Tree of Heaven: How to Identify and Remove It
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How to Identify and Remove Invasive Tree of Heaven
Native to China and Taiwan, the Tree of Heaven was introduced to the United States in 1748. Over the centuries it has spread vigorously. In her classic 1943 novel, A Tree Grows in Brooklyn, Betty Smith describes how it grows almost wherever its seeds are planted, in the poorest soils, with very little water and even cracks in concrete.
However, it is not just its rapid growth and spread that has made the refuge tree one of the most feared invasive species. It also has a bad history of allelopathy, which prevents other plants from growing nearby.
The tree produces a lot of pollen, which can cause allergies, and its leaves, branches, seeds, and bark can irritate the skin. If that's not enough, the tree of heaven is also the primary host for the spotted lanternfly, a highly destructive pest from Asia that was discovered in the northeastern United States in 2014.
There are many good reasons to become familiar with this tree, to learn to distinguish it from its peers and to know how to get rid of it.
|Botanical Name||Ailanthus altissima|
|Common Name||Tree of heaven|
|Plant Type||Deciduous tree|
|Mature Size||60 to 75 ft. tall, 35 to 50 ft. wide|
|Light||Full sun, partial sun, partial shade|
|Bloom Time||Late spring to early summer|
|Flower Color||Yellowish to light green|
Invasiveness of Tree of Heaven
The tree of heaven grows rapidly; growth of 3 to 15 feet in a year is not uncommon. Once established, it constantly develops shoots, not just at the base, but 50 feet or more from the original tree. Newly sprouted trees only take about two years to produce seeds on their own. A female tree produces up to 300,000 seeds a year.
What also makes the tree of heaven so invasive is that its leaves, roots, and bark release allelopathic chemicals that prevent other plants from growing. This, combined with rapid growth and spread and the tree's ability to survive drought and thrive in poor soils, leads to tree-of-heaven monocultures.
How to Identify Tree of Heaven
Identifying a tree during the dormant season is not always easy, but a mature heavenly tree has a very distinct, rough, cracked bark that resembles the rind of a cantaloupe.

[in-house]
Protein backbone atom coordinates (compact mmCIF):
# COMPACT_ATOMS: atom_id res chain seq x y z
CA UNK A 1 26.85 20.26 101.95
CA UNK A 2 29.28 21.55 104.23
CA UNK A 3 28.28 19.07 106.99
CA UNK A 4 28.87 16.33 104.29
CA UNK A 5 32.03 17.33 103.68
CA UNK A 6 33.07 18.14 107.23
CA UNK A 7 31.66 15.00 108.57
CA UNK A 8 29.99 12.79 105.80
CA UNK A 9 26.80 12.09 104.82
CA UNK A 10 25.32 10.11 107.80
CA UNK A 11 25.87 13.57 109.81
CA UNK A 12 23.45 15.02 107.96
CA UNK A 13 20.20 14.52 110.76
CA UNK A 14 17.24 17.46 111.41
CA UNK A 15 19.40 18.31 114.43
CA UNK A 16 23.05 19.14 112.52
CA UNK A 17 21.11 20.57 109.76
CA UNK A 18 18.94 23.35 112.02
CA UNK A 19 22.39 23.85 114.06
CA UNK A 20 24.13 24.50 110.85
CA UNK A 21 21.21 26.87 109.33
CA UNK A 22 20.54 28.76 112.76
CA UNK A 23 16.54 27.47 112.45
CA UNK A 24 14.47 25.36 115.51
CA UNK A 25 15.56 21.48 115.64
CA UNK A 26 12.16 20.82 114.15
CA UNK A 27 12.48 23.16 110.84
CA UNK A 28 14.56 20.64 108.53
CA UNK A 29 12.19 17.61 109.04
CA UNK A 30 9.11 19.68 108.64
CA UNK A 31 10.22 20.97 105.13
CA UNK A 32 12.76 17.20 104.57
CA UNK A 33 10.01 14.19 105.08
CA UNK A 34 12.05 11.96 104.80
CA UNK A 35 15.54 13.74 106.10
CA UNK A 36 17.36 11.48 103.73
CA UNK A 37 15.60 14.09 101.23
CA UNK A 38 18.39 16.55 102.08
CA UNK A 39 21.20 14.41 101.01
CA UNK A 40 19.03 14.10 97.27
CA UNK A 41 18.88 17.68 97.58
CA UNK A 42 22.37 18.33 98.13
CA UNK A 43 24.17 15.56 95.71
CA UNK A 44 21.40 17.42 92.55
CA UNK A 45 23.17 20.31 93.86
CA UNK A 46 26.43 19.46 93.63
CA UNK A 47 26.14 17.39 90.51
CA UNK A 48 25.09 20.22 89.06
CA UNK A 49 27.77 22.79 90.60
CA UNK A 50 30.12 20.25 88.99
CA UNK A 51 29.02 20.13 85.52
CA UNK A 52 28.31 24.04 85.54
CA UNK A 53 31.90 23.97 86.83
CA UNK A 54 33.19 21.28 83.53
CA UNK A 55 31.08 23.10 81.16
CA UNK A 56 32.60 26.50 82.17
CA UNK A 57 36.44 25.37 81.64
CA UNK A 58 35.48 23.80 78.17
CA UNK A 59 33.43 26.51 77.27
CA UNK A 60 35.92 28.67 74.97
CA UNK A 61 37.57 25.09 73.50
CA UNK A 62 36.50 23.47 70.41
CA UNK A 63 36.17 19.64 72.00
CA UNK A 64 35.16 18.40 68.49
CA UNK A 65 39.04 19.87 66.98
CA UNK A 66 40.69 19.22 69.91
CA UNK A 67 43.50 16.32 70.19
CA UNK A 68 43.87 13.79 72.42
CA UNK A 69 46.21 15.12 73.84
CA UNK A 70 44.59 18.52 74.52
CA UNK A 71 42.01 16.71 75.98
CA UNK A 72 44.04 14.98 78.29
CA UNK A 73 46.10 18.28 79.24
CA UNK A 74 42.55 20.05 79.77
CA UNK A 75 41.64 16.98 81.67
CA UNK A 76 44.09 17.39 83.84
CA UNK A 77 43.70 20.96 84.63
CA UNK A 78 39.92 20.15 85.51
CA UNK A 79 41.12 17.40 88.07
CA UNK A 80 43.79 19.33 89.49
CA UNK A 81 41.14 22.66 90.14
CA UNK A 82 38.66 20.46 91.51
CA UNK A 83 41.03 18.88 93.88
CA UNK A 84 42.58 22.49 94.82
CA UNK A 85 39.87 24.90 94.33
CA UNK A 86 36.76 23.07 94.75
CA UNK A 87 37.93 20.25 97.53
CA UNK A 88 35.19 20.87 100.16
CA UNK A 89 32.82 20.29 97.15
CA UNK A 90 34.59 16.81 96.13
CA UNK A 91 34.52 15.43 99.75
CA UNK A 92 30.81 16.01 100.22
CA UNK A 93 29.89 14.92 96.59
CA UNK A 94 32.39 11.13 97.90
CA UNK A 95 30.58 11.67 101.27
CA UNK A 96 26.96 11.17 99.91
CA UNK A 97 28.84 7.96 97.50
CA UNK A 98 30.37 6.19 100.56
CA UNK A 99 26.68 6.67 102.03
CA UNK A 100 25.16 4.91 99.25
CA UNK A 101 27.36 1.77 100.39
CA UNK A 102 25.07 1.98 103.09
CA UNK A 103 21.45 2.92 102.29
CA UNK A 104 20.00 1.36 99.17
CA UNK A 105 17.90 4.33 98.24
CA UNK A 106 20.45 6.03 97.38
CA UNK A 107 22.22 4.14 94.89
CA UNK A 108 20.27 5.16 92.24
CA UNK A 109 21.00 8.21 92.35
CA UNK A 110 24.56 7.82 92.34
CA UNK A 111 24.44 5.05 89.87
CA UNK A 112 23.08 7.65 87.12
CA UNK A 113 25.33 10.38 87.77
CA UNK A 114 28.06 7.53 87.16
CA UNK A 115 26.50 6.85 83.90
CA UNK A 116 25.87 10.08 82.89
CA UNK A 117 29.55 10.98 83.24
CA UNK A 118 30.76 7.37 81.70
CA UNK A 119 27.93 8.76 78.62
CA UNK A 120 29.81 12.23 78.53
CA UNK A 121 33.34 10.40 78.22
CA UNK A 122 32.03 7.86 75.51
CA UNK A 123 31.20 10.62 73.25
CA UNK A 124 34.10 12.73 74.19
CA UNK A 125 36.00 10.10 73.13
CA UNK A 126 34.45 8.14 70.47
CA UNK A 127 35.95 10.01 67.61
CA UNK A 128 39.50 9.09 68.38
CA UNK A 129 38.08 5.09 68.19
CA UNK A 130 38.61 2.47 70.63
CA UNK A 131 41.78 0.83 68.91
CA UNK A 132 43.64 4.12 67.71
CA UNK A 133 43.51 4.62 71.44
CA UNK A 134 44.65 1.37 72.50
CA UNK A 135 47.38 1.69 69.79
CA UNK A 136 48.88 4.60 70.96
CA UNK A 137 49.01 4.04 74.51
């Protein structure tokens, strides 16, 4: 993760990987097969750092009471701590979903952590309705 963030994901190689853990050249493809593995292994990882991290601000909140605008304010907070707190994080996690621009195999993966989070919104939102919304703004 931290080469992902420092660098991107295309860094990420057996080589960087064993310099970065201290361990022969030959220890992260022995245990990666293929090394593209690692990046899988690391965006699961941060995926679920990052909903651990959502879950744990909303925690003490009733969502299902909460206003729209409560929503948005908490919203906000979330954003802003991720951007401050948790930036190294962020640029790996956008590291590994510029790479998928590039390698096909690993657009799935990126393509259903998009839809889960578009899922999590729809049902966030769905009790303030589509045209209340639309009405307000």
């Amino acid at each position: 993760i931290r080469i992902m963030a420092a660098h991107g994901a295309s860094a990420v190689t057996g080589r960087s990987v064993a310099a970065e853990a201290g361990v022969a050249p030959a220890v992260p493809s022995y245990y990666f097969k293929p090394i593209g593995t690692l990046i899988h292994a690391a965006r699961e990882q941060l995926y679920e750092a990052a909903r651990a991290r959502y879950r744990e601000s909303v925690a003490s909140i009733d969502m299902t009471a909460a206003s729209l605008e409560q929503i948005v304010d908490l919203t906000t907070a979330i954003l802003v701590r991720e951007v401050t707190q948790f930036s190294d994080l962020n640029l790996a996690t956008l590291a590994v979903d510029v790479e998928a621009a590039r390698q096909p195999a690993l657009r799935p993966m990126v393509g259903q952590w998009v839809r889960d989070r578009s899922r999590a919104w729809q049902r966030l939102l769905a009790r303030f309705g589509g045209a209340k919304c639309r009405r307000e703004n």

The leaves are long with a central stem and leaflets on each side. Because they are so large, between one and four feet, they can easily be mistaken for multiple leaves, although it is actually a large leaf with 10 to 40 lance-shaped leaflets with smooth edges.
The foliage has two characteristics: the bottom of each leaflet has two collision-shaped glands. And the leaves have a foul odor similar to burnt peanut butter, wet gym socks, or cat urine.
The leaves are not the only thing that smells like the tree of heaven. The cob-shaped flowers of the male tree have a noxious skunk odor.
After flowering, the male flowers wilt while the female ones grow in samaras (winged seedpods, also known as helicopter seeds) that contain a single seed that matures in late summer or fall.
Of the 44 states in the United States where the tree of heaven is present, 30 states classify it as an invasive species. With its dense monocultures, it has conquered fields, meadows, and forests with trees. Because the tree is drought tolerant and grows in nutrient-poor soils, it easily smothers native vegetation.
While the tree in the sky does not tolerate shade, it invades a forest that has been disturbed or sits on the edge of the forest. From there, it spreads through suckers or samaras of female trees that are blown away by the wind.
How to Remove Tree of Heaven
Small seedlings can be pulled out of the ground manually, provided they are removed with all the roots. This is the easiest way after a rain, when the ground is wet. If you are not sure you can lift all the roots when pulling, use a shovel to remove them.
The process of pulling an adult tree out of paradise involves cutting the tree as close to the ground as possible. Brush off any sawdust that may be on the cutting surface and apply a systemic herbicide such as glyphosate, using a herbicide brush or applicator.
This application must be made within five minutes after the tree is cut, otherwise, the surface will have closed and the herbicide will not penetrate the tissue. In the following weeks and months, during the growing season, monitor the stump and eliminate new shoots, shoots, and seedlings, always with the same systemic herbicide treatment. It may take several months for the tree to stop showing signs of life. Be persistent and patient.
Tree of Heaven Lookalikes
The tree of paradise can be confused with some native trees, first of all, black walnut and sumac. Besides the stench of the tree-of-heaven leaves, there are a few other distinguishing features that can help you differentiate them.
Tree of Heaven vs. Sumac
The leaves of the staghorn and smooth sumac are as large as the leaves of the celestial tree, but they do not have a single leaflet at the end of the leaf. Sumac leaves have serrated edges or teeth, unlike the tree of heaven which has only a few toothed leaflets at the base of the leaflet, the rest of the margins are smooth.
The yellowish-green cob-shaped flowers of sumac transform into velvety, choppy drupes with vibrant red berries.
Tree of Heaven vs. Black Walnut
The leaflets of the black walnut trees are finely serrated, unlike the leaflets of the tree of heaven. Walnut leaves have indistinct or very small terminal leaflets.
In spring, the tree has male flowers in the form of long green catkins and greenish flowers that resemble female spines. In the fall, black walnuts drop their walnuts into green shells that blacken after falling from the tree.
Enjoy This Video Tutorial About Tree of Heaven (Ailanthus altissima)
Source: The Woodland Steward
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